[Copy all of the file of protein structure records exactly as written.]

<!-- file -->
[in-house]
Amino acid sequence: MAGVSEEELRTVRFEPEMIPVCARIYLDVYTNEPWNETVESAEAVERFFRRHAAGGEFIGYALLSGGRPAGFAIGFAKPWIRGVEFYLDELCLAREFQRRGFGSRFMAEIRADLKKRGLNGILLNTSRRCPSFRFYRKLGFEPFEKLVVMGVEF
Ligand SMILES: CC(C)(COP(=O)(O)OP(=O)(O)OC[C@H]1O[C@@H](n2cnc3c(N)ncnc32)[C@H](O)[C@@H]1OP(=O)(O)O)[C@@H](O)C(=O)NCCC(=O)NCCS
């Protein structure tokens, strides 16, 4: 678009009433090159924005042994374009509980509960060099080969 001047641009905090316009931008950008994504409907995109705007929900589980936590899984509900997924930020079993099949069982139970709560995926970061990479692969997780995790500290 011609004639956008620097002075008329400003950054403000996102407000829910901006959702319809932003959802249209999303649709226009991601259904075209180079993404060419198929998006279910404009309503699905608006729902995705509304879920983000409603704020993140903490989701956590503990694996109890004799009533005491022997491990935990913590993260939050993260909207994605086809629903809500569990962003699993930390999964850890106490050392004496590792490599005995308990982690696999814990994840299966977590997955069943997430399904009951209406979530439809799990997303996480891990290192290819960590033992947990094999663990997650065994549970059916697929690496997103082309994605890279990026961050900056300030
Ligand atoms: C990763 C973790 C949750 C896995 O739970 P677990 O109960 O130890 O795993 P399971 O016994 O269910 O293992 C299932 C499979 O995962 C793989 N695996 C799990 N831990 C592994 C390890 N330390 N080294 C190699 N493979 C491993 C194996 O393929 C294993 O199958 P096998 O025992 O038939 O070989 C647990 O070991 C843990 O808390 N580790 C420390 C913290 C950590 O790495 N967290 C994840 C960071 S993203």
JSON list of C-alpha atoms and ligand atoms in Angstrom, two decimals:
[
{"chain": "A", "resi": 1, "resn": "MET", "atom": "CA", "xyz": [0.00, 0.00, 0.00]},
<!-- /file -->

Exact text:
[in-house]
Amino acid sequence: MAGVSEEELRTVRFEPEMIPVCARIYLDVYTNEPWNETVESAEAVERFFRRHAAGGEFIGYALLSGGRPAGFAIGFAKPWIRGVEFYLDELCLAREFQRRGFGSRFMAEIRADLKKRGLNGILLNTSRRCPSFRFYRKLGFEPFEKLVVMGVEF
Ligand SMILES: CC(C)(COP(=O)(O)OP(=O)(O)OC[C@H]1O[C@@H](n2cnc3c(N)ncnc32)[C@H](O)[C@@H]1OP(=O)(O)O)[C@@H](O)C(=O)NCCC(=O)NCCS
């Protein structure tokens, strides 16, 4: 678009009433090159924005042994374009509980509960060099080969 001047641009905090316009931008950008994504409907995109705007929900589980936590899984509900997924930020079993099949069982139970709560995926970061990479692969997780995790500290 011609004639956008620097002075008329400003950054403000996102407000829910901006959702319809932003959802249209999303649709226009991601259904075209180079993404060419198929998006279910404009309503699905608006729902995705509304879920983000409603704020993140903490989701956590503990694996109890004799009533005491022997491990935990913590993260939050993260909207994605086809629903809500569990962003699993930390999964850890106490050392004496590792490599005995308990982690696999814990994840299966977590997955069943997430399904009951209406979530439809799990997303996480891990290192290819960590033992947990094999663990997650065994549970059916697929690496997103082309994605890279990026961050900056300030
Ligand atoms: C990763 C973790 C949750 C896995 O739970 P677990 O109960 O130890 O795993 P399971 O016994 O269910 O293992 C299932 C499979 O995962 C793989 N695996 C799990 N831990 C592994 C390890 N330390 N080294 C190699 N493979 C491993 C194996 O393929 C294993 O199958 P096998 O025992 O038939 O070989 C647990 O070991 C843990 O808390 N580790 C420390 C913290 C950590 O790495 N967290 C994840 C960071 S993203």
JSON list of C-alpha atoms and ligand atoms in Angstrom, two decimals:
[
{"chain": "A", "resi": 1, "resn": "MET", "atom": "CA", "xyz": [0.00, 0.00, 0.00]},